What Content Marketers Need to Know About UI

UI and UX often look and act differently in content marketing than in other experience design fields.

a woman texting

UI — and its cousin UX — often look and act differently in content marketing than in other experience design fields.

Think about the user interface and user experience skills required to help persuade a user to first listen to a brand’s podcast, then read two more articles and then sign up for information about a brand’s services. Multi-touch-point engagement is the win.

Now think about the UI and UX skills needed to nudge your target audience to salivate over those super-cute shoes, put them in the cart and hit “buy.” Bottom-line revenue — cha-ching — is the win.

The goal of UI in the former is to add valuable friction: quality content. In the second case, the UI is to subtract friction that might distract the user on their way to check out their cart.

The skills and mindset are different for content marketing UI projects (journalistic versus transactional). Roles and responsibilities are reassigned, too. For example, in content marketing, the content strategist — not the UX pro — does the stakeholder interviews, content audits, personas, user journeys, focus groups and competitive analyses.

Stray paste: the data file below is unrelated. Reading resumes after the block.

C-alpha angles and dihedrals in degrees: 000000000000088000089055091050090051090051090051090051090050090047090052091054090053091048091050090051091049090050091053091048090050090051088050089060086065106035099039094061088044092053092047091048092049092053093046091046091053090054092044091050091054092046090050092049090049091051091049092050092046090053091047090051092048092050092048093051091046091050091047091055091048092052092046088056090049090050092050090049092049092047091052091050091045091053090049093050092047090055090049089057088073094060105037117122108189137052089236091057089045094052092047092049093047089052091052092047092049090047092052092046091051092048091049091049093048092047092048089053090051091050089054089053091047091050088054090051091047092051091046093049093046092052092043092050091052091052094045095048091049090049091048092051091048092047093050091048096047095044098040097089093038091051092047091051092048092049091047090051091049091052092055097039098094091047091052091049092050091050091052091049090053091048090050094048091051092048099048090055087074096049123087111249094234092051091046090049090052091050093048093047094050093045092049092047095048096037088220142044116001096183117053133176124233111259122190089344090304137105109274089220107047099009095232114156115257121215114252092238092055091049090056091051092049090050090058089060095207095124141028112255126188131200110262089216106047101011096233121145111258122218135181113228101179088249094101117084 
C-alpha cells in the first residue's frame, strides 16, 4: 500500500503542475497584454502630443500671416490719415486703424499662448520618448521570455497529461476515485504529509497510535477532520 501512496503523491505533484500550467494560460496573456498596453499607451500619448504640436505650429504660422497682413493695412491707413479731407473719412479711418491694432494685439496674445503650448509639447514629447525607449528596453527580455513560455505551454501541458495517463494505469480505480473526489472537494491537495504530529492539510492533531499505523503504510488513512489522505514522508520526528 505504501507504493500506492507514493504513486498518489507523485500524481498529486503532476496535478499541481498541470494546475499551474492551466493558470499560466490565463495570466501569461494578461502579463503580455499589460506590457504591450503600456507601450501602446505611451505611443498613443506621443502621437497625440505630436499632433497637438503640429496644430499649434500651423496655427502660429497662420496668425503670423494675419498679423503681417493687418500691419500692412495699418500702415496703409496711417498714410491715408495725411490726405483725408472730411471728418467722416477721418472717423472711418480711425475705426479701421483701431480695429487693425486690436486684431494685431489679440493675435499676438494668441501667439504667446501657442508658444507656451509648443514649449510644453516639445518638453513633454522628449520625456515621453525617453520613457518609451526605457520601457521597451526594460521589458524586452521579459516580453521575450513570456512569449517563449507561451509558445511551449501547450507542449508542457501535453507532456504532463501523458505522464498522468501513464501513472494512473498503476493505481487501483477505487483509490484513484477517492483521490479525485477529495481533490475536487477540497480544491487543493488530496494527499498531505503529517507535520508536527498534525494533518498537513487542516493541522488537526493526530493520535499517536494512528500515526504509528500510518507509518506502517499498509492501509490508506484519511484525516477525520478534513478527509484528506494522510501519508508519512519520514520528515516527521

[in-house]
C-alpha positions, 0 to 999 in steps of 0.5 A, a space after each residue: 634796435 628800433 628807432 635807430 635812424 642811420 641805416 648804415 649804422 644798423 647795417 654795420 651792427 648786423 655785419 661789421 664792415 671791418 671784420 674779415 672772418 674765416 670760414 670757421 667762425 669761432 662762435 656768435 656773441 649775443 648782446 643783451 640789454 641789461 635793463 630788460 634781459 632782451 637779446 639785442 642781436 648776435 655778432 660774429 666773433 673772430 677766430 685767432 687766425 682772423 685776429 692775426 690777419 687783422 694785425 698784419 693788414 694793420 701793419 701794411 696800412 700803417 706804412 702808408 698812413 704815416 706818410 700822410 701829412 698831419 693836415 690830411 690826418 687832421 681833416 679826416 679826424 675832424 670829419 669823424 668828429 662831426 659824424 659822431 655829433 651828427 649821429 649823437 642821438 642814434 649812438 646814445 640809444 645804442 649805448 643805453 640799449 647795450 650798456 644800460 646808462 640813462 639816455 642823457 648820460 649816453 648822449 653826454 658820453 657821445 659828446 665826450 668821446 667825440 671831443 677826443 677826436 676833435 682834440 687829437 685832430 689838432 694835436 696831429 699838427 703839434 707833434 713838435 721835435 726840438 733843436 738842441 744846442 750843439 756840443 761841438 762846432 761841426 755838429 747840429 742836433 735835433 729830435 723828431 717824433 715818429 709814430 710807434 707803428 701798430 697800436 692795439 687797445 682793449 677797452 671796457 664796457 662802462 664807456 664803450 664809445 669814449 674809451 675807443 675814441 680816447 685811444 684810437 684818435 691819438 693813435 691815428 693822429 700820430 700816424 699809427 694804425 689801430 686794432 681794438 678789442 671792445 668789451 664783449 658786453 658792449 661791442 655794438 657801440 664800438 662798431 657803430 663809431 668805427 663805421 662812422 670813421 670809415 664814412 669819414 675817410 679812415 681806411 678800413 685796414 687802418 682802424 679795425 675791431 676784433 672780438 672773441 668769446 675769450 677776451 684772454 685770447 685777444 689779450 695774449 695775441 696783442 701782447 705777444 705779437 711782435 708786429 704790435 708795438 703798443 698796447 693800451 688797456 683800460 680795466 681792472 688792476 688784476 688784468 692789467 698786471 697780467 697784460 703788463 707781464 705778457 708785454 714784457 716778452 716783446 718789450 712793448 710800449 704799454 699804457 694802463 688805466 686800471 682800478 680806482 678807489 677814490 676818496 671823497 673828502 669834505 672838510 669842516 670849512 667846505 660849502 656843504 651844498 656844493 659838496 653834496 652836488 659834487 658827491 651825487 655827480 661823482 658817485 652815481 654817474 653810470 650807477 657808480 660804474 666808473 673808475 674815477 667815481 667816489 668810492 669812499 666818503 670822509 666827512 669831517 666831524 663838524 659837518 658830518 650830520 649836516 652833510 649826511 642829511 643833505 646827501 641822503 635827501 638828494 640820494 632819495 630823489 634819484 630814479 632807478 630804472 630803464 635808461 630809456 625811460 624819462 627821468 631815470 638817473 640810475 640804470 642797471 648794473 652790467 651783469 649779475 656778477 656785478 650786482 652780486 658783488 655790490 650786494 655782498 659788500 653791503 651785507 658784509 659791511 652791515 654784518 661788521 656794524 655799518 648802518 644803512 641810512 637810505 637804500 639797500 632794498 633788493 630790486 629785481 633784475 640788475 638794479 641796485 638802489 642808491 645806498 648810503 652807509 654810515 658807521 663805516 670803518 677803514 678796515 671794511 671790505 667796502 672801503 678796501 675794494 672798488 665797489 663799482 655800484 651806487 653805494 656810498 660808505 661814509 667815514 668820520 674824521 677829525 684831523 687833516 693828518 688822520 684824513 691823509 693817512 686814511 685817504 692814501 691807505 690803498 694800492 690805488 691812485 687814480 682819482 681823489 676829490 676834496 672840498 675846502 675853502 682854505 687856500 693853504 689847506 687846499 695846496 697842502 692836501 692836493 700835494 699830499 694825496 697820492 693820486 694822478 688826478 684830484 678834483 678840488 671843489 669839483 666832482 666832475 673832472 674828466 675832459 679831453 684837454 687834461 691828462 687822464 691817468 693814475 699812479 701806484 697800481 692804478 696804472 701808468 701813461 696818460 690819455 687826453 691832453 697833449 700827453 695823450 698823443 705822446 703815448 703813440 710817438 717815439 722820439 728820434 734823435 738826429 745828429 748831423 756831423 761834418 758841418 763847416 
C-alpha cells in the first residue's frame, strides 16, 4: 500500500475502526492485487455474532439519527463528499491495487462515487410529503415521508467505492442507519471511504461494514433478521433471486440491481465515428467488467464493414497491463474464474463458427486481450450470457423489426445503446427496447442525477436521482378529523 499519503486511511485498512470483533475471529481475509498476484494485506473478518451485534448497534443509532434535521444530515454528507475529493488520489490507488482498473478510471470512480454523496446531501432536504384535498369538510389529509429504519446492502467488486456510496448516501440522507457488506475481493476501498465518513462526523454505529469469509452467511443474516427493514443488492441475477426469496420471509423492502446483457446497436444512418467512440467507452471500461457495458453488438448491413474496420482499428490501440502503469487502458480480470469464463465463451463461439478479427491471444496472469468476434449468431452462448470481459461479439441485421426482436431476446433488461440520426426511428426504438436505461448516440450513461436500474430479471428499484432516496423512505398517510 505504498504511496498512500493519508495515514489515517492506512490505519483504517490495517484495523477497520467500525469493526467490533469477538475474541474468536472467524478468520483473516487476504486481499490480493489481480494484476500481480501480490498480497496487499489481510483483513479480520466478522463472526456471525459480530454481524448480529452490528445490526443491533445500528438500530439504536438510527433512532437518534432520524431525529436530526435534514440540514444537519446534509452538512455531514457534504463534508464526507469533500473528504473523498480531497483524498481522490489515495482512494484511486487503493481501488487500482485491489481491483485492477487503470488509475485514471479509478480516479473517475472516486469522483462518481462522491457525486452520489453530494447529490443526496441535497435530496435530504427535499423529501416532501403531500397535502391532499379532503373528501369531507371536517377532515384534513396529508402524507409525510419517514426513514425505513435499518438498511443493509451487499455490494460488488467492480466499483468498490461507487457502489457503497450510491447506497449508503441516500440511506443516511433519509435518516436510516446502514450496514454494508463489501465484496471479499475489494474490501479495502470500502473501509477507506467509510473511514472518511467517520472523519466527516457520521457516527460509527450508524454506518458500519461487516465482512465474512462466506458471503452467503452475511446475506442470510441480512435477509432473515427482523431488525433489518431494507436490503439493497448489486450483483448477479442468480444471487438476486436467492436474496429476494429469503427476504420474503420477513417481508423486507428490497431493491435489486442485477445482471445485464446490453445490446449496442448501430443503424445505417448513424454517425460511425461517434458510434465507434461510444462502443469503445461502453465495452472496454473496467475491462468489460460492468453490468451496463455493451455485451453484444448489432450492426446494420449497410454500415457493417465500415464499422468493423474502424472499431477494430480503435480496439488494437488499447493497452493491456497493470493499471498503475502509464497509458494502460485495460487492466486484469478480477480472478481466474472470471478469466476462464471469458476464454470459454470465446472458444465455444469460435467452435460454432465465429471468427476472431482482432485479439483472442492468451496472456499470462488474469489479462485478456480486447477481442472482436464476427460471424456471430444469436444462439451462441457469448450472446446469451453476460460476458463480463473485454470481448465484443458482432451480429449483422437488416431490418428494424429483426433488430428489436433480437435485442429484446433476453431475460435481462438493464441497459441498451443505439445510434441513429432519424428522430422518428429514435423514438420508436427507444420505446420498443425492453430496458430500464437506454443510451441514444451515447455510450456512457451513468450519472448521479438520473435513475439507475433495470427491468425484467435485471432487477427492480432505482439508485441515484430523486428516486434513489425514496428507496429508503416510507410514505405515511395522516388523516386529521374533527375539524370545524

To understand how and when to use UI in content marketing programs, I sat down with Rebecca Griftner, former director of digital design and UI at Imagination. She had recently made the switch from product-first thinking as lead UI designer at aviation broadband provider Gogo Inflight.

What’s the difference between UX and UI?